Better watch out. Your favorite transient social platform has a pretty big change coming to it. Snapchat is introducing a brand new feature called Memories, and it looks like it could radically alter the way we use the app.

Snapchat is an app built on immediacy. That its content is here in one moment and gone in the next has made it the perfect medium for people to share moments of their day. Whereas places like Instagram and Facebook seem to have something of a higher standard to broadcast your content, Snapchat lets you ‘narrowcast’ to a specific friend or group of friends on the fly. This encourages more personal content, some of which is no doubt salacious.

With Memories, Snapchat is giving its users the ability to save, collate, and organize their snaps. You can even edit videos within the app, giving your content a more polished feel. You can also relegate apps to a password-protected “My eyes only” section, meaning you can even save and sort the aforementioned salacious content without worrying about handing your phone over to a friend.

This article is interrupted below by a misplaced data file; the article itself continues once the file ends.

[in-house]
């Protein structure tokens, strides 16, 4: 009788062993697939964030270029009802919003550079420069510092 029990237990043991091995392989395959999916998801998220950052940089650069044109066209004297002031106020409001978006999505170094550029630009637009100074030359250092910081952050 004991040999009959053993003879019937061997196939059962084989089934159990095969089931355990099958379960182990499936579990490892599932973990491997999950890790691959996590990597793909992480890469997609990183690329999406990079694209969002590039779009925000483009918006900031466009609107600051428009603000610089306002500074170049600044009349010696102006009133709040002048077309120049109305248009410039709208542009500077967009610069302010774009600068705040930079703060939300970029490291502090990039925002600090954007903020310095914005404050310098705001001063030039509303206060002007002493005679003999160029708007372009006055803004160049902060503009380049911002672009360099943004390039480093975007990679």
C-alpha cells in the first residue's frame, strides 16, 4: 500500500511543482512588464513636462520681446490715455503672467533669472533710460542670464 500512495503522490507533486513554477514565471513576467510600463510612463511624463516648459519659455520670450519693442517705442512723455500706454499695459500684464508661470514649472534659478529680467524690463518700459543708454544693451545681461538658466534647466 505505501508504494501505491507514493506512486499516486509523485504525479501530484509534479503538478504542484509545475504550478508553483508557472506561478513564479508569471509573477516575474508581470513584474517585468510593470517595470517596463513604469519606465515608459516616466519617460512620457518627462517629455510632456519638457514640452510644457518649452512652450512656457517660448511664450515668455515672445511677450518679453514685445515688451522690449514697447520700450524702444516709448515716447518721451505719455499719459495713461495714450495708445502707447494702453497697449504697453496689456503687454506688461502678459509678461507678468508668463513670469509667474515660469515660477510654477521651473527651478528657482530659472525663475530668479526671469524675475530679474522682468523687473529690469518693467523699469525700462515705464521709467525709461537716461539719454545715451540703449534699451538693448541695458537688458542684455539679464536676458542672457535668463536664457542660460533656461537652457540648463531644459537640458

On the one hand, this is pretty cool. It will likely raise the quality of content on Snapchat and give users more control over their creations. On the other hand, this stands to meaningfully alter the way people use Snapchat. One of the counter-intuitive cornerstones of user engagement is to elevate mediocre content. If everybody else is posting medium-quality content, then you’ll probably feel right at home adding your slightly-better content (in your opinion) to the mix.

One of the counter-intuitive cornerstones of user engagement is to elevate mediocre content.

Facebook has recently been experiencing trouble in this area. With the rise of polished, high quality content from professional publishers, reposts abound while original content fades. Facebook is becoming awash with lurkers, and one thing Snapchat did really well was obviate the concern that your postings weren’t up to par with your peers.

What do you think about Memories? It’s rolling out now to regions in California, but will soon see widespread adoption. Will this feature bring a new layer of freedom and creativity to the app, or will it be a shift that moves the app too far from its core principles? Let us know your opinion in the comments!

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